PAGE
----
Book Review: The Christmas Books by Charles Dickens

The Blurb:

“Dickens’ definitive Christmas tales including A Christmas Carol and four other stories are collected in a beautifully produced small hardback with embossed covers on the front and back. The Christmas Books were first published in a single volume in 1852, bringing together five stories which Charles Dickens wrote specially for the Christmas season, beginning in 1843 with A Christmas Carol. Over the next three years Dickens published “The Chimes,” “The Cricket on the Hearth,” and “The Battle of Life.” There was no story in 1847 but a fifth, “The Haunted Man,” appeared in 1848. The Christmas Books, and in particular A Christmas Carol, are considered so influential that they are credited with inventing our modern notion of Christmas itself.”



The Book Whisperer thinks:


Charles Dicken’s A Christmas Carol is one of my favourite books of all time. I didn’t read it until I was in my 30’s – I don’t know how it managed to pass me by but I suspect that it had a lot to do with the many dodgy TV adaptations that turned me off over the years.

Written in 1843, A Christmas Carol tells the story of Ebenezer Scrooge: old, miserly and grumpy. He counts his money but never uses any of it to help what little family he has left and he lives a lonley and desolate life. One Christmas Eve, upon returning to his cold and miserable house after work, he is greeted by the ghost of Jacob Marley, his business partner of equal character to Scrooge and who died seven years previously. Marly tells Scrooge that if he doesn’t change his ways, he is destined to a rather firey afterlife.

The joy of reading this book, for me, came from the imigary so beautifully created by Dickens. I love my cosy books – cosy mysteries, chick-lit anything that warms my heart – but this book surpasses them all.


“”… along the streets, the brightness of the roaring fires in kitchens, parlours, and all sorts of rooms, was wonderful. Here, the flickering of the blaze showed preparations for a cosy dinner, with hot plates baking through and through before the fire, and deep red curtains, ready to be drawn, to shut out cold and darkness.”


Dickens takes us on a journey through Victorian London with Scrooge and his encountered ghosts (of Christmas past, present and future) and and creates a magical, funny, sad and heartwarming tale that will surely be as treasured by future generations as it has been by families for the last 170 years.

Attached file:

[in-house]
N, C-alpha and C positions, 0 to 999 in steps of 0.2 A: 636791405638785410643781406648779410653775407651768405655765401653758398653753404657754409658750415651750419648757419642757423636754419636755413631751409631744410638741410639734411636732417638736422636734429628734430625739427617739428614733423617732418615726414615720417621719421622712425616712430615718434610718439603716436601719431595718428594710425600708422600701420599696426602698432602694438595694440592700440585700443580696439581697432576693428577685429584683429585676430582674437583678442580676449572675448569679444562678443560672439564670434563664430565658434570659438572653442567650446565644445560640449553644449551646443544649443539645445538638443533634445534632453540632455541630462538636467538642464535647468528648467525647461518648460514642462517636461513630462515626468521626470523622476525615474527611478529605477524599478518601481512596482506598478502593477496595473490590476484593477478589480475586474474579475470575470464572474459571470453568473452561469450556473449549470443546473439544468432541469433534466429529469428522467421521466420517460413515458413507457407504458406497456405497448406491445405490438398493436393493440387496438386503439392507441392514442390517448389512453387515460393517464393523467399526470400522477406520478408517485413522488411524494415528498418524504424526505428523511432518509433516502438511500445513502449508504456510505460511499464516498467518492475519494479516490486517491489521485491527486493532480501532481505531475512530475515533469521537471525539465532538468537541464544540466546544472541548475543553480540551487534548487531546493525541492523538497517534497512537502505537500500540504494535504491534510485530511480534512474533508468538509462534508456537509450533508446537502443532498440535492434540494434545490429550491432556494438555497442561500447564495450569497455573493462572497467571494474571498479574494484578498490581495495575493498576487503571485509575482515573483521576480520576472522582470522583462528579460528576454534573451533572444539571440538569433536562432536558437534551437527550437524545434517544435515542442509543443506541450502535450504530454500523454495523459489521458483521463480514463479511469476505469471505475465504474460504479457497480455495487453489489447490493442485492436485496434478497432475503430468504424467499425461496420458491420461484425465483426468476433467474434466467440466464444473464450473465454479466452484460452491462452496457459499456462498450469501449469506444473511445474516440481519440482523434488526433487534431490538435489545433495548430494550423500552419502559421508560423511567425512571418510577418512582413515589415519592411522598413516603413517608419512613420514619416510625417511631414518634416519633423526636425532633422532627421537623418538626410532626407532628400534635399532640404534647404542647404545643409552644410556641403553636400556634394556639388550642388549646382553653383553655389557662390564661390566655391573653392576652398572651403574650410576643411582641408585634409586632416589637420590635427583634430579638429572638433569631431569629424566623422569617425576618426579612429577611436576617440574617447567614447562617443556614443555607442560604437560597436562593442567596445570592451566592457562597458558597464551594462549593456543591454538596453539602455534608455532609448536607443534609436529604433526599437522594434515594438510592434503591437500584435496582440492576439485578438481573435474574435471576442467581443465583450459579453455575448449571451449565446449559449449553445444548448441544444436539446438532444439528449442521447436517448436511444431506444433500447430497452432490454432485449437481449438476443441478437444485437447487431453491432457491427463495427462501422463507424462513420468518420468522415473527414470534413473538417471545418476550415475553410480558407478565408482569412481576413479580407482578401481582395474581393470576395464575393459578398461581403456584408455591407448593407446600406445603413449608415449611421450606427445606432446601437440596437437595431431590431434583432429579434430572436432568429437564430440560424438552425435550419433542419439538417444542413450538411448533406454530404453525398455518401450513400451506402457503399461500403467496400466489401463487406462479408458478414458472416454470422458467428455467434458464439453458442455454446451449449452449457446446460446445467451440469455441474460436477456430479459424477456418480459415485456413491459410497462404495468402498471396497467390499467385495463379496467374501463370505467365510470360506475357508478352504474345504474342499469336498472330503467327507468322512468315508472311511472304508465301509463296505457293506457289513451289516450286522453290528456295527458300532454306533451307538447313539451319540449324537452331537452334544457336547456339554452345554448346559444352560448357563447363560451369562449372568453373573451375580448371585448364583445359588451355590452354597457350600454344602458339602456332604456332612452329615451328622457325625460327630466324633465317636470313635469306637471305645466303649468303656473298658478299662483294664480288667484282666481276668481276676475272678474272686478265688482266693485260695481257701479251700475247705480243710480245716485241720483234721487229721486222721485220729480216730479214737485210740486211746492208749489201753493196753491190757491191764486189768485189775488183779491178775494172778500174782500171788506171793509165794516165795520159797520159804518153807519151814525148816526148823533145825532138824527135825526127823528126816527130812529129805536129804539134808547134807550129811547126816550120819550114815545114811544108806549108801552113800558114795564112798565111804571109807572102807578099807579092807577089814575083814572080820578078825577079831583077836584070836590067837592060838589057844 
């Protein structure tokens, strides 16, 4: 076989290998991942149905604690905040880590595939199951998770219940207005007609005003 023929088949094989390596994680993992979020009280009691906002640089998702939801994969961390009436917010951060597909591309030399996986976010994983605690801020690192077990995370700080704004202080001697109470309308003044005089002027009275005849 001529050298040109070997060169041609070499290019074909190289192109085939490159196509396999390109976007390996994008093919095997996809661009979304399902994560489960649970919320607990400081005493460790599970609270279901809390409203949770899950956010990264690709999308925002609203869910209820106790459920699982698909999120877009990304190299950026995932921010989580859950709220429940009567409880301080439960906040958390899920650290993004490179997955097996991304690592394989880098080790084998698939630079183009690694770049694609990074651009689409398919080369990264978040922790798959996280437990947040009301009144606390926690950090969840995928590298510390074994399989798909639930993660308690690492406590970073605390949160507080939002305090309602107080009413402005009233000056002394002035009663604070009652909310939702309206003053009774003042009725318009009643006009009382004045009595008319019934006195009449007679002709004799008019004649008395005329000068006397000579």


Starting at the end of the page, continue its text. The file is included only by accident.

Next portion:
I was sent this gorgeous copy of the book (published by Whites) by Riot Communiations (and also a copy of the Jane Eyre book as they knew it was my favourite books – thank you!). I haven’t actually read Dickens’ other christmas books yet but I fully intend to curl up with them a few days before Christmas this year as a real treat.


Jane Eyre


Have you read any of Charles Dickens’ Christmas books?


9 thoughts on “Book Review: The Christmas Books by Charles Dickens

  1. I only read A Christmas Carol for the first time last year. Isn’t that bad? It also contains Chimes, but I either didn’t read it or it didn’t stuck.

    I’m almost done with Winter Solstice by Pilcher and gee, I AM getting into the Christmas mood, a little. If only I had a mince pie or two…. But can’t get them here.


    • I read Winter Solstice a few years ago and loved it! I was hoping to reread it this year although it looks like I’m not going to have time. I’m excited to see what you think of it!


  2. Judith, I only read it about 6 years ago for the first time – I swear it’s those awful TV adaptations that put people off!

    HURRAY!!! You’re starting to feel christmassy! Woop woop! Can’t wait to hear what you think of Winter Solstace – I have mine lined up for next week 🙂


  3. Funny! I just posted on someone else’s blog that it’s my favourite Christmas story of all time, too! I grew up watching and reading and listening to it, all the way to university. Now I still read it but not every year anymore. I have about 4 or 5 editions of it. My favourites are the one illustrated by Arthur Rackham and the one illustrated by Robert Ingpen. I have the other stories but haven’t read all of them yet. My edition of The Haunted Man is an antique! I’ll bet you can find gorgeous ones in England, where I noticed you guys tend to have more precious stuff floating around than we seem to.

    This one you’ve posted, I like the looks of it, and the Jane Eyre you show as well! In fact, I’ve been really appreciating British editions lately. I love that we order them into the shop. The latest one I bought is Louis de Bernières’ Notwithstanding.


    • I bet that illustrated one is gorgeous, Steph! I have a copy too that has colour pictures in and I love it. I must admit that I do have about 6 copies of Jane Eyre in various editions – if I see a different cover or an old edition then I buy it 🙂


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